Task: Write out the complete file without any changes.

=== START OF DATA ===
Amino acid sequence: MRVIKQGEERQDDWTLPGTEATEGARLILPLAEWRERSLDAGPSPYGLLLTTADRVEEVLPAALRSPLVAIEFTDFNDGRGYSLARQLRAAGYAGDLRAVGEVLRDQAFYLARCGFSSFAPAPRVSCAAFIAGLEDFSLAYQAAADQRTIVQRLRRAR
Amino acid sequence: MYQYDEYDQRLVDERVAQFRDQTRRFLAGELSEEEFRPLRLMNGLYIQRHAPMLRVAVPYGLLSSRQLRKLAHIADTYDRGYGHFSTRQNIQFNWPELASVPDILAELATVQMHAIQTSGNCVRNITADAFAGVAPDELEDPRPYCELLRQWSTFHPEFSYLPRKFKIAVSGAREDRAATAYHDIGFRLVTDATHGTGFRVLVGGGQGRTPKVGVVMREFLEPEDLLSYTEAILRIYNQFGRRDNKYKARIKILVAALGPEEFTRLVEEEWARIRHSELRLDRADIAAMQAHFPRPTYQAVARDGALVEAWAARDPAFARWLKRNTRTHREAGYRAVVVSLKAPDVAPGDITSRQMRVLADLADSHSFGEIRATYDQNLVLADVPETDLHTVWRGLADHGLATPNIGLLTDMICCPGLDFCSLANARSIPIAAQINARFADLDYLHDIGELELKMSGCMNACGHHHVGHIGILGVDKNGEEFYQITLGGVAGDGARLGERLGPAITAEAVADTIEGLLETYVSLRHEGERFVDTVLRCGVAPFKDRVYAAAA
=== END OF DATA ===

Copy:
Amino acid sequence: MRVIKQGEERQDDWTLPGTEATEGARLILPLAEWRERSLDAGPSPYGLLLTTADRVEEVLPAALRSPLVAIEFTDFNDGRGYSLARQLRAAGYAGDLRAVGEVLRDQAFYLARCGFSSFAPAPRVSCAAFIAGLEDFSLAYQAAADQRTIVQRLRRAR
Amino acid sequence: MYQYDEYDQRLVDERVAQFRDQTRRFLAGELSEEEFRPLRLMNGLYIQRHAPMLRVAVPYGLLSSRQLRKLAHIADTYDRGYGHFSTRQNIQFNWPELASVPDILAELATVQMHAIQTSGNCVRNITADAFAGVAPDELEDPRPYCELLRQWSTFHPEFSYLPRKFKIAVSGAREDRAATAYHDIGFRLVTDATHGTGFRVLVGGGQGRTPKVGVVMREFLEPEDLLSYTEAILRIYNQFGRRDNKYKARIKILVAALGPEEFTRLVEEEWARIRHSELRLDRADIAAMQAHFPRPTYQAVARDGALVEAWAARDPAFARWLKRNTRTHREAGYRAVVVSLKAPDVAPGDITSRQMRVLADLADSHSFGEIRATYDQNLVLADVPETDLHTVWRGLADHGLATPNIGLLTDMICCPGLDFCSLANARSIPIAAQINARFADLDYLHDIGELELKMSGCMNACGHHHVGHIGILGVDKNGEEFYQITLGGVAGDGARLGERLGPAITAEAVADTIEGLLETYVSLRHEGERFVDTVLRCGVAPFKDRVYAAAA